Ukrainian Foreign Minister Dmytro Kuleba said he would make the request to NATO foreign ministers meeting for the second day in Latvia to discuss how to respond to the Russian build-up and avert potentially the most dangerous crisis in relations with Moscow since the Cold War.
“We will call on the allies to join Ukraine in putting together a deterrence package,” Kuleba told reporters as he arrived for the talks in Riga.
This should include preparing economic sanctions against Russia, in case it “decides to choose the worst-case scenario”, Kuleba said, adding that NATO should also boost military and defense cooperation with Ukraine.
Ukraine is not a member of NATO but the U.S.-led alliance has said it is committed to preserving the sovereignty of the former Soviet republic, which has tilted towards the West since 2014 and aspires to join both NATO and the European Union.
That has enraged Russia, drawing a warning from President Vladimir Putin on Tuesday that Russia was ready with a newly tested hypersonic weapon in case NATO crossed its “red lines” and deployed missiles in Ukraine.
Putin said on Wednesday that Moscow wanted serious negotiations with the United States and its allies to extract legal guarantees that would rule out “any further NATO moves to the east and the deployment of weapons systems that threaten us in close proximity to Russian territory”.
That is unlikely to be acceptable to the United States, which has said no country has the right to veto Ukraine’s NATO ambitions. U.S. Secretary of State Antony Blinken is due to meet Russian Foreign Minister Sergei Lavrov in Stockholm on Thursday.
Russia also backs separatists in a long-running war in the Donbass region of eastern Ukraine and accused Kyiv on Wednesday of mobilizing 125,000 troops, or half its army, in the conflict zone. Kyiv declined to comment.
The Kremlin said it feared Ukraine was gearing up to try to take back the rebel areas by force—something Kyiv denies—and accused it of “very dangerous adventurism”.
It said Russia could not take any steps to de-escalate because of a large concentration of Ukrainian forces close to the border.
Ukrainian President Volodymyr Zelenskiy said direct talks with Moscow were needed to end the war in the east, which Kyiv says has killed more than 14,000 people.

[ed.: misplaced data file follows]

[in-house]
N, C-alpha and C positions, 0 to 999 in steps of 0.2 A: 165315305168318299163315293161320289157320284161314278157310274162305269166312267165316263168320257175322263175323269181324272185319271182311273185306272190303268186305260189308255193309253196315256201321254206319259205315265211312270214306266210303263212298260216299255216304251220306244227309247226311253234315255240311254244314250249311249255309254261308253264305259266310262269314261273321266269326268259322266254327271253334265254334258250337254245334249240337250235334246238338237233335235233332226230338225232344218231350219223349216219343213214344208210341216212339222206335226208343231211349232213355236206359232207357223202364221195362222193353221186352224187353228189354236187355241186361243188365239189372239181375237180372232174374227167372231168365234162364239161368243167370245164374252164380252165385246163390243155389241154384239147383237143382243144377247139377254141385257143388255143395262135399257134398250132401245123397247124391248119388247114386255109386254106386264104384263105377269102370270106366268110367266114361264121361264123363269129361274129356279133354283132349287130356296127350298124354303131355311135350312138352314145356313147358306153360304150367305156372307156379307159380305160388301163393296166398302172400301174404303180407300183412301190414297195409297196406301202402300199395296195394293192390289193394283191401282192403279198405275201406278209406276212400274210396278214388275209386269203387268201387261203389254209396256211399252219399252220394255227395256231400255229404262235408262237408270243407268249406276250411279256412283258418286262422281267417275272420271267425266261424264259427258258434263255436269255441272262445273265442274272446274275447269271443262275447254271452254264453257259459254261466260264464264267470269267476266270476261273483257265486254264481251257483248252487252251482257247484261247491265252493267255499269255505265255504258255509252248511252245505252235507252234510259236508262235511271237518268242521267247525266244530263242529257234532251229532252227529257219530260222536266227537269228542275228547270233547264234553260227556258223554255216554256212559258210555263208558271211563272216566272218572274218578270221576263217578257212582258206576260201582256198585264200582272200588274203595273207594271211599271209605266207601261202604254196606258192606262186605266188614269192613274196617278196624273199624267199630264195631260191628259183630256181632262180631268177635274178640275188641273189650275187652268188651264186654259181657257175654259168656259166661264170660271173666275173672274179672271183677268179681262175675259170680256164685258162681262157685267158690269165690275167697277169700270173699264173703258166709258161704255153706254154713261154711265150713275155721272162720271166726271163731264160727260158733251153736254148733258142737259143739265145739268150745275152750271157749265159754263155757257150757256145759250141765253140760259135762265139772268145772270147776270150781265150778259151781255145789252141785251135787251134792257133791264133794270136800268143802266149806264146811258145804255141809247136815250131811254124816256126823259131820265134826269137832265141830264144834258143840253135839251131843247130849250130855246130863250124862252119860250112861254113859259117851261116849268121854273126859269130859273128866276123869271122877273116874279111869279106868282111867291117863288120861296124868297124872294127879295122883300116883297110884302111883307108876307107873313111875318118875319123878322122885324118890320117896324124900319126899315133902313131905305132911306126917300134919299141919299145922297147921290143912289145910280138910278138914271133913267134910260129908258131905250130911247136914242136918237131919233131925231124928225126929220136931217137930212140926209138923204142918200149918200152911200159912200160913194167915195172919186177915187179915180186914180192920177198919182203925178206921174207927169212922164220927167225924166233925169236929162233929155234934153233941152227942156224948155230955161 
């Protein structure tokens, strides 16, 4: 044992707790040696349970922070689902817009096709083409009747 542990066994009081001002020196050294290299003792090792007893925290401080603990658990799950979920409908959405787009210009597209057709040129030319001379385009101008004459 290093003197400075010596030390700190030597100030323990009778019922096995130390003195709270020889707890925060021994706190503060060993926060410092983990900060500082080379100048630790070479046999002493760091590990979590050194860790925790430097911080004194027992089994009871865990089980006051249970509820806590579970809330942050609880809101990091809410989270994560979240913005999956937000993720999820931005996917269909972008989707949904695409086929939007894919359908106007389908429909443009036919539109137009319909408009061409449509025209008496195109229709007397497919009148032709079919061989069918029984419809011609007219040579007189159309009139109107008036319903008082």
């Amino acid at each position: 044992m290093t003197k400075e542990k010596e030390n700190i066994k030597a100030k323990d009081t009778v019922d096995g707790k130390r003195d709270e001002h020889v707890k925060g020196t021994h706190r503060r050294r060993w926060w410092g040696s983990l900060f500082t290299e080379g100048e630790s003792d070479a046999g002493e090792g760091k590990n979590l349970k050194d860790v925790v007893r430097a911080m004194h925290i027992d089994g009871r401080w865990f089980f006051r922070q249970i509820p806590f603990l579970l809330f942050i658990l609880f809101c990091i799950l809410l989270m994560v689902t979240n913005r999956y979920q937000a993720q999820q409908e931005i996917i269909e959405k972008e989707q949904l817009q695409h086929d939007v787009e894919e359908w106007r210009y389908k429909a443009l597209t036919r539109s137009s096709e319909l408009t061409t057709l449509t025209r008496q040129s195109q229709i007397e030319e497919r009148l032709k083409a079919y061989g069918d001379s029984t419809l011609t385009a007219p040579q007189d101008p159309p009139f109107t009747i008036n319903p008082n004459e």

“We must tell the truth that we will not be able to stop the war without direct negotiations with Russia, and today this has already been recognized by all, all external partners,” Zelenskiy told parliament.
Russia said it had started regular winter military drills in its southern military district, parts of which border Ukraine, and that 10,000 troops had relocated to training grounds across the huge area. Its ally Belarus has also announced joint military drills with Russia on the Ukrainian border.
The West has maintained economic sanctions on Russia’s energy, banking and defense sectors since 2014 after it seized the Black Sea peninsula of Crimea from Ukraine. It has also targeted a growing list of senior Russian officials with asset freezes and travel bans.
But Russia has also blunted the impact of sanctions by reducing its borrowings on foreign financial markets and maintaining large currency and gold reserves.
“We are confident that if we join efforts, if we act in a coordinated fashion, we will be able to deter President Putin and to demotivate him from choosing the worst-case scenario, which is a military operation,” Ukraine’s Kuleba said.
Danish Foreign Minister Jeppe Kofod told reporters any military operation that would violate the sovereignty of Ukraine would be met with “severe consequences” and that Denmark was ready to engage with heavy sanctions.
His comments echoed those of NATO and the United States, who on Tuesday issued stark warnings to Russia that it would pay a high price for any new military aggression against Ukraine.
The EU’s top diplomat, Josep Borrell, told reporters: “For the European Union, the territorial integrity and sovereignty of Ukraine is above anything. And we will be standing firmly and decisively with Ukraine in front of any attempt to undermine its territorial integrity and sovereignty.”
By Sabine Siebold and Humeyra Pamuk